Friday, August 10, 2007

Adventures in Silver Jewelry Making

I recently realized that I'd not yet posted about my foray into silver jewelry making. It was simultaneously a successful and painful foray, as you'll learn below.

From 2002-2004, while I was living in the Bay Area, I bought class and studio time at a Precious Metal Clay studio in Berkeley. (Actually, if you click on that link you'll see my sister's picture, she was visiting me and happy about something I'd made for her.) I'd never heard of PMC before I started, but it is basically a clay that bakes down (in a kiln) to 99.9% pure silver, or to 14K gold. I worked in silver (since it was a lot cheaper than gold) and wound up making lots of jewelry, and I even made 2 small incense burners. PMC is an interesting medium to work with because you can add texture to it. The silver bead on the necklace above is an example of a textured piece. I haven't heard about many people working with it as a hobby, but I have seen many PMC pieces at craft shows and in boutique jewelry settings.

Perhaps one of the reasons it's not a commonplace hobby is because PMC requires equipment and a longer-term commitment than some other forms of jewelry making like beading. You have to create the piece, let it dry out, put it in a kiln for several hours, buff and refine it, polish it and then [as in the case of this necklace] use it in a jewelry piece.

I learned the hard way that PMC can also be dangerous if you've got long hair. I was working on buffing a ring one day when a lock of my hair slipped out of my pony tail and got caught in my Dremel tool. A hunk of hair (big enough to be noticeable but small enough to be able to cover up!) actually got pulled out at the roots. I basically scalped myself. The next day when I showed up to work, my co-worker Julie (who is an ultra-observant person) said, "Oh, wow, you put a barrette in your hair today! It looks nice!" A little while later she said, "So what made you decide to change your hairstyle?" I kind of flubbed a non-answer, and a while later she asked again. I finally admitted to her that I'd pulled out a chunk of hair and showed her the damage. It grew back in slowly but I did modify my hairstyle (such as it is) for several months. My husband loved the little buzz cut, and I grew to love the physical reminder of my PMC mistake as well.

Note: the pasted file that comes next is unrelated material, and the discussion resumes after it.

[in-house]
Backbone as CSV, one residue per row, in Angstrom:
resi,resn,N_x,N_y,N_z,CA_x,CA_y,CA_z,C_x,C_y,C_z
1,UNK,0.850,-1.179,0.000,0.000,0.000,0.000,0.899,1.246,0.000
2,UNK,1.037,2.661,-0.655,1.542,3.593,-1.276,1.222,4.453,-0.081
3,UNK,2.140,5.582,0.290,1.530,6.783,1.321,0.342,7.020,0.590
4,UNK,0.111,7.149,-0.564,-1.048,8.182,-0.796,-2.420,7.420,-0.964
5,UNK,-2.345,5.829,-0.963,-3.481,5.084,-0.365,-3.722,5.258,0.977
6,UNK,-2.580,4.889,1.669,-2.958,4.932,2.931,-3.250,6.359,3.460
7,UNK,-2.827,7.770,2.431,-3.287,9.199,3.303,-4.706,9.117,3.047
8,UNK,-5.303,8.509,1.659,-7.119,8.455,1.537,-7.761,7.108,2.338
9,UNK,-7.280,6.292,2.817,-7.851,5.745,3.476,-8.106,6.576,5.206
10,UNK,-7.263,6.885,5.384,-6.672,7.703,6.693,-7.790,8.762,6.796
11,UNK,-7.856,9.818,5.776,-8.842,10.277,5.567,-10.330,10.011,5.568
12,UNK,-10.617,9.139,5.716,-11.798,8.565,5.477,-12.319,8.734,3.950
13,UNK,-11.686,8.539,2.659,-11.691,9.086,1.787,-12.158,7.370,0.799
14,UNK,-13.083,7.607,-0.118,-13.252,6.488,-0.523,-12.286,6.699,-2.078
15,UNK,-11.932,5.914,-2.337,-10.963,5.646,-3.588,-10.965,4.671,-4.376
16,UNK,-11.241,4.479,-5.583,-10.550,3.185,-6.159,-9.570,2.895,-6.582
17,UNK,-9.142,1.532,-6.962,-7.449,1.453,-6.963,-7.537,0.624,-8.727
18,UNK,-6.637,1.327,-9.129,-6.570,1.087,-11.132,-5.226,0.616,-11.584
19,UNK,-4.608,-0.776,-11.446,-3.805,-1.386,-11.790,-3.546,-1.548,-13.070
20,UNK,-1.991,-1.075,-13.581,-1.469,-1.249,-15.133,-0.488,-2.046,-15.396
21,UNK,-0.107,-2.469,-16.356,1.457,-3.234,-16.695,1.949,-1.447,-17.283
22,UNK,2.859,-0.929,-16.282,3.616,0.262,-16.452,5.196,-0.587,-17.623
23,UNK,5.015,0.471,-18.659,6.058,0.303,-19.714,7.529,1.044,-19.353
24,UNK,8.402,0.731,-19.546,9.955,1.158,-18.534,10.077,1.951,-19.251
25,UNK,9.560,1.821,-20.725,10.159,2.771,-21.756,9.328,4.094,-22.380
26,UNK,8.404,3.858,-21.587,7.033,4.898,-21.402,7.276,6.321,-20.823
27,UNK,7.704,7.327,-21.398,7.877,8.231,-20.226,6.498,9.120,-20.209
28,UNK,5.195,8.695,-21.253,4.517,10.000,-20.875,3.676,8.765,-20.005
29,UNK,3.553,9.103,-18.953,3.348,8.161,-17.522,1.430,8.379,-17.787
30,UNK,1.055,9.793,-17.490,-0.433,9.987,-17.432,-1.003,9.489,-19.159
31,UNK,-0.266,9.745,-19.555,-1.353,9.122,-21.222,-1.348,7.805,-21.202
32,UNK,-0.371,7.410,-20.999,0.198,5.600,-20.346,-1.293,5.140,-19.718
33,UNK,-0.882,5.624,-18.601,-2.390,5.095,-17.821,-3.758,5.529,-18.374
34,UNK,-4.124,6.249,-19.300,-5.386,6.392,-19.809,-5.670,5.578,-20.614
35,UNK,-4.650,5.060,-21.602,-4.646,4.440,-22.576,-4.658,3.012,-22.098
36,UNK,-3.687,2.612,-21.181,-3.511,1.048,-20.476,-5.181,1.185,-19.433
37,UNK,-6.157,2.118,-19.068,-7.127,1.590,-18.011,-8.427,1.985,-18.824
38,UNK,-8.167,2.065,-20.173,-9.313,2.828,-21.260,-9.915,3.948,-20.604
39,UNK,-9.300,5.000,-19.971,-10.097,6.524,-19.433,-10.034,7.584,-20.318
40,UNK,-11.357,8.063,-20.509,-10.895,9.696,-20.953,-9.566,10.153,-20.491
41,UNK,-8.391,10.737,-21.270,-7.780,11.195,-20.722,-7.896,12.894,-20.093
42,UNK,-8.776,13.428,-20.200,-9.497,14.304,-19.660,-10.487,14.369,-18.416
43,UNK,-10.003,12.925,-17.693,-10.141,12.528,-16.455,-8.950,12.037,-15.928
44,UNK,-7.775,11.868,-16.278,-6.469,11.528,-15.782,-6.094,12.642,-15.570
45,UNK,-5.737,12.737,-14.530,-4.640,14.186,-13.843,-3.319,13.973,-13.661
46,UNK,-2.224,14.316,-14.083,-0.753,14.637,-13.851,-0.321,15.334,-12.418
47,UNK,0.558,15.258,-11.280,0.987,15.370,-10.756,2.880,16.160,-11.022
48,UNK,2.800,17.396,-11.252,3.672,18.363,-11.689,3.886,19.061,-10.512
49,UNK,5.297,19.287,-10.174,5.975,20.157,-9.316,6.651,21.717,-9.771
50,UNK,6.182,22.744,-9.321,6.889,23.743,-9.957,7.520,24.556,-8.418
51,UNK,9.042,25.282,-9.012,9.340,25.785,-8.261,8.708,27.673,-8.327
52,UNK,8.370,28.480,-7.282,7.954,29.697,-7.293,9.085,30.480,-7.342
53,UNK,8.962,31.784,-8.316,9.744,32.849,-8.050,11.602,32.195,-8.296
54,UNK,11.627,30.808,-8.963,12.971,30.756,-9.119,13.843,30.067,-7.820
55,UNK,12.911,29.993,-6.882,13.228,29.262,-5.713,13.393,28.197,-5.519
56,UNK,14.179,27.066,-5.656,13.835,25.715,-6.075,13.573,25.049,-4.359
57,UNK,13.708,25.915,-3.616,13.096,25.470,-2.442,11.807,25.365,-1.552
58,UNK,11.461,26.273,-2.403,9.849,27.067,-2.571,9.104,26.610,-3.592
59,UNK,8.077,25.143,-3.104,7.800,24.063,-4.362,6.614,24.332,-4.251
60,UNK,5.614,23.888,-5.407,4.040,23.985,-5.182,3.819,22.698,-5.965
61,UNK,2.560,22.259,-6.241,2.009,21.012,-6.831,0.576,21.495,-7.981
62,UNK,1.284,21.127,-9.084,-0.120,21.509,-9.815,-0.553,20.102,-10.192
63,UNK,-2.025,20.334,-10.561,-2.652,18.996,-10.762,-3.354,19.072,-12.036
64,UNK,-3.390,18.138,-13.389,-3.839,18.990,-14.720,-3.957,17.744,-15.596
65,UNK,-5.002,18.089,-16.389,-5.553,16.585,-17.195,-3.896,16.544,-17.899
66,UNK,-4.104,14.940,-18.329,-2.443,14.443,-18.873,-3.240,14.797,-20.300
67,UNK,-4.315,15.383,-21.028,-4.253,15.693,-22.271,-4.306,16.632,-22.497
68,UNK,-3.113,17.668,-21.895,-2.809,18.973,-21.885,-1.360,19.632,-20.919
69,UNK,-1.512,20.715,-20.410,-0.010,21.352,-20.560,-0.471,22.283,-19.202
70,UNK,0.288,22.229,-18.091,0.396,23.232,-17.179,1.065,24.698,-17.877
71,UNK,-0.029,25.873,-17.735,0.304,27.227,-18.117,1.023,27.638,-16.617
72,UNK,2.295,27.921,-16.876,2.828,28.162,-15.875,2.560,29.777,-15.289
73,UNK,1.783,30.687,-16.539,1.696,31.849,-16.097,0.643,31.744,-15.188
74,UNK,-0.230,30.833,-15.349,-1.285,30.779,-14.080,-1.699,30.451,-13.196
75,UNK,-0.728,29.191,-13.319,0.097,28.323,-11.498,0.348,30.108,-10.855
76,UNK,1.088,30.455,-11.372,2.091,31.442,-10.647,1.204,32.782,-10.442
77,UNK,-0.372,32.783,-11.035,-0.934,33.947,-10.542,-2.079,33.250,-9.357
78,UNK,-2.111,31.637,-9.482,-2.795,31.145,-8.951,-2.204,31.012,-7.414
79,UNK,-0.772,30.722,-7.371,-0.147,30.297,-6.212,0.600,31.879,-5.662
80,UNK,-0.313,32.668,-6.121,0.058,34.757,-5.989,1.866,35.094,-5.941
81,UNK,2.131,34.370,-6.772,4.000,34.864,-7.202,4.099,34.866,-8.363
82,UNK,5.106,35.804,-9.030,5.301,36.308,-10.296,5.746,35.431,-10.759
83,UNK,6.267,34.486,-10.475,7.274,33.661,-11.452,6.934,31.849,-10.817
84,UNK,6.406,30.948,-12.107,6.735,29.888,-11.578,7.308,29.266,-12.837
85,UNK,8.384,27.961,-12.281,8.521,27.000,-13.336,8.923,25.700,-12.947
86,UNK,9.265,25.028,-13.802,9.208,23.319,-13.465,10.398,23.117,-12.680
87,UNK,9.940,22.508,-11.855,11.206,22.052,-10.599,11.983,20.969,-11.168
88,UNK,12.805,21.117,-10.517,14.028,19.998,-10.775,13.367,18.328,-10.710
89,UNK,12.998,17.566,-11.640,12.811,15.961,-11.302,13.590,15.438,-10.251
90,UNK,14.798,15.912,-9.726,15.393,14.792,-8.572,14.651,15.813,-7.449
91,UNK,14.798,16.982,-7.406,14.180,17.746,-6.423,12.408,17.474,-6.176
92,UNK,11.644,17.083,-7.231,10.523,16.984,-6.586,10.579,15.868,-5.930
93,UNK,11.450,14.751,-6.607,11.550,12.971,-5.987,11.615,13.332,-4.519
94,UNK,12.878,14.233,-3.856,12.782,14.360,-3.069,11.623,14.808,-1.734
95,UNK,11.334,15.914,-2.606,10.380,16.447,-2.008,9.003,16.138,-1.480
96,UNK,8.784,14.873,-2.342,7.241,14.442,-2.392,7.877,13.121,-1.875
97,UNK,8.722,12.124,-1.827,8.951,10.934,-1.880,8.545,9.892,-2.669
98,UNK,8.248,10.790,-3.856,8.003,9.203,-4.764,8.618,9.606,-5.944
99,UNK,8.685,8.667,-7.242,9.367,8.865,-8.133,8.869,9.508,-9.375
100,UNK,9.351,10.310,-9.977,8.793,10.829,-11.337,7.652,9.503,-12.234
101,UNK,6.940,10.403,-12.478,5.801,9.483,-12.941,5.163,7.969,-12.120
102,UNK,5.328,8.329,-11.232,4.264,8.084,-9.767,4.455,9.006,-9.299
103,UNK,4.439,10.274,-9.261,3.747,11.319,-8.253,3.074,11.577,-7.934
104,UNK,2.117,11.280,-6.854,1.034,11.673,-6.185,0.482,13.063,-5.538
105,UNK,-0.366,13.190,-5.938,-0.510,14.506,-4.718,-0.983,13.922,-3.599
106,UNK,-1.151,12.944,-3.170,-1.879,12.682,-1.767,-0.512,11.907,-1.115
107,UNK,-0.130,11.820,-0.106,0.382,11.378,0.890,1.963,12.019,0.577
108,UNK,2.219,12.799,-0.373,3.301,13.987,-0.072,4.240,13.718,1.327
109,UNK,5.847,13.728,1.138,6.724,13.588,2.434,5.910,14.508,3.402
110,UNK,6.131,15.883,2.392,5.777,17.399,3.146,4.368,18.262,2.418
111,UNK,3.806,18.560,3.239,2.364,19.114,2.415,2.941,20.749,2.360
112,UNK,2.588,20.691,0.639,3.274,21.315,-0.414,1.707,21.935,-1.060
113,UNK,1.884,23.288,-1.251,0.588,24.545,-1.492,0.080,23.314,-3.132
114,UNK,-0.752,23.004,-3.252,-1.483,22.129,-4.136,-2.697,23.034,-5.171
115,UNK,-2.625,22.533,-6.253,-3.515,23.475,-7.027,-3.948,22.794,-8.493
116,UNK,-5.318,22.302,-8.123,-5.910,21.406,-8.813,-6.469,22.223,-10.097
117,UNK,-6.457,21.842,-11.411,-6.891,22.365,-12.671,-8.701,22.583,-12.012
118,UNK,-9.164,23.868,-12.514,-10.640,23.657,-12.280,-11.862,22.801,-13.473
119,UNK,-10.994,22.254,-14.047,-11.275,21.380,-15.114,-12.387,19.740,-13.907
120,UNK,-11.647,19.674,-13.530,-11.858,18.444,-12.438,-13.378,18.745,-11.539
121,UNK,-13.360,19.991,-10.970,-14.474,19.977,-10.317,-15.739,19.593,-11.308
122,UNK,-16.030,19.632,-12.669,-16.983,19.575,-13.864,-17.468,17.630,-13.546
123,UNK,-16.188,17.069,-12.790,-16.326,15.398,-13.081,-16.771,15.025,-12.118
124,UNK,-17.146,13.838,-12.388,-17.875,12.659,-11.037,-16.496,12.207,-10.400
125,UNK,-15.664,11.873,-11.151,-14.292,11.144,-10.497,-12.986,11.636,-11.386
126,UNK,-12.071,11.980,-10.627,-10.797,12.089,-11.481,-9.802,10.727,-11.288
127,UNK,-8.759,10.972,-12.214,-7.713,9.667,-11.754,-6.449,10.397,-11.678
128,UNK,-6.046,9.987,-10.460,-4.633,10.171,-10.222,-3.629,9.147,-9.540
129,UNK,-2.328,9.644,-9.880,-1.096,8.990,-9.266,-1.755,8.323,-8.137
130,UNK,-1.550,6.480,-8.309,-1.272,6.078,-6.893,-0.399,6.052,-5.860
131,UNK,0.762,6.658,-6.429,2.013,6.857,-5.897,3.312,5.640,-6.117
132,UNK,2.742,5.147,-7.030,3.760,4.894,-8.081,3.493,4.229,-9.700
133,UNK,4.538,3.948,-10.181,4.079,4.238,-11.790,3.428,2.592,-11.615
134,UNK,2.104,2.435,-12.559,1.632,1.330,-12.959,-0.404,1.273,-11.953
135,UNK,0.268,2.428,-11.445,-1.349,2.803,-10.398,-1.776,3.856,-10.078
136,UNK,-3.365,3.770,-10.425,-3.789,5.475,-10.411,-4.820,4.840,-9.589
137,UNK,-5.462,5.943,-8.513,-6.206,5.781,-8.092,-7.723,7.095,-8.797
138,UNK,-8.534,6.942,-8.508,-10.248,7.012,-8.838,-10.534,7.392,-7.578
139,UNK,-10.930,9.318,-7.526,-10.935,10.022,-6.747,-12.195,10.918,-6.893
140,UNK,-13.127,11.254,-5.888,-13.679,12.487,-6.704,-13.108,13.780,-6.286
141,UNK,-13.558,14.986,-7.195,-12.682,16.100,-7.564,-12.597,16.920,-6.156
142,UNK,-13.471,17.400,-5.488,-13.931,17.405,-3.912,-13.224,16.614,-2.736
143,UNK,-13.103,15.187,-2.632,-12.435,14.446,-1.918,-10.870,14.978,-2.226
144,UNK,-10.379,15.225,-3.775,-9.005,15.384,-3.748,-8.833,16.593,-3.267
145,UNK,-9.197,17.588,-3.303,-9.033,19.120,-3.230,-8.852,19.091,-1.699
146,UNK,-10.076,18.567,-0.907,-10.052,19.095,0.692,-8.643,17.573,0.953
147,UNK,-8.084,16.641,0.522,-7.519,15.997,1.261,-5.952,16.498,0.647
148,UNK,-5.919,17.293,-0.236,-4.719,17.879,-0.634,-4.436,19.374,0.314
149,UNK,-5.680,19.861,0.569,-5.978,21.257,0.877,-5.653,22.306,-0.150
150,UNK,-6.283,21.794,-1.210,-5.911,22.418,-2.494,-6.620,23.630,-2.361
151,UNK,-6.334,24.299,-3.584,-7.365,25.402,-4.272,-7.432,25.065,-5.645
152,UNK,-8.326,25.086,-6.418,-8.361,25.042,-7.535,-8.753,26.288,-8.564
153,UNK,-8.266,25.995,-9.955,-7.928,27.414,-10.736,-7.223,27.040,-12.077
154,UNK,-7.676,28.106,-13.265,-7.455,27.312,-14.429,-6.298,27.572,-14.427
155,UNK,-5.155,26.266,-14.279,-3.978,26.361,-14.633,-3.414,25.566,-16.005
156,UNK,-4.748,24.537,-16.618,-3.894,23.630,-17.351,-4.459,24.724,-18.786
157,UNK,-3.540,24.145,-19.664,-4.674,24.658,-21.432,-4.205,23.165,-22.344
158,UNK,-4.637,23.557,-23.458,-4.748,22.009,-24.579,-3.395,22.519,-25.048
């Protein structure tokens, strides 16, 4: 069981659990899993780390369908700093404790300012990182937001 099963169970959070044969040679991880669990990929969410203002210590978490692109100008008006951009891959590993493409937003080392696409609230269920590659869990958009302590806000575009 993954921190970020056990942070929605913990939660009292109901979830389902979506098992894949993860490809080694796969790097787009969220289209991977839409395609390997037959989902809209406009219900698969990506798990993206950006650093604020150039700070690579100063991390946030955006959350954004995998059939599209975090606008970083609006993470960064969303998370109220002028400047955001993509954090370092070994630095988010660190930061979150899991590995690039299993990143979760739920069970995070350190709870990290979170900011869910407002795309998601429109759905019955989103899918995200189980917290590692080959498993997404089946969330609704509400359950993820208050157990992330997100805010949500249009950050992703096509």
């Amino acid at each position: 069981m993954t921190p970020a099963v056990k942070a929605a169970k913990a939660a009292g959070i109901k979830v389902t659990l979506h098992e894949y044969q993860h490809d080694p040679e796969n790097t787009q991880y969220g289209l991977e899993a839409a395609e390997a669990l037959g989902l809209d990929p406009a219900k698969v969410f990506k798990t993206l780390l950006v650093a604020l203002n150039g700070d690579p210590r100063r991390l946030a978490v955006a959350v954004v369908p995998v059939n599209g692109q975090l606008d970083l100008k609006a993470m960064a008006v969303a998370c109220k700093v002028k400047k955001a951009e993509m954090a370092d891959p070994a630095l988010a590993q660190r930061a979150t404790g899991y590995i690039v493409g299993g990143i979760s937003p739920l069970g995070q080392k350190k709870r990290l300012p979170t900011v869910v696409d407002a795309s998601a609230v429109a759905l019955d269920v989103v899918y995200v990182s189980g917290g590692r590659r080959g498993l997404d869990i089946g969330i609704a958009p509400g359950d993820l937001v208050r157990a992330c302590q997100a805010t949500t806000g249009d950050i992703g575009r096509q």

After I moved away from California, I haven't had enough free time (or money, as a grad student) to work with PMC anymore. I'm sure my scalp is grateful.

1 comment:

mely said...

that's a very nice design! did you etch it by hand?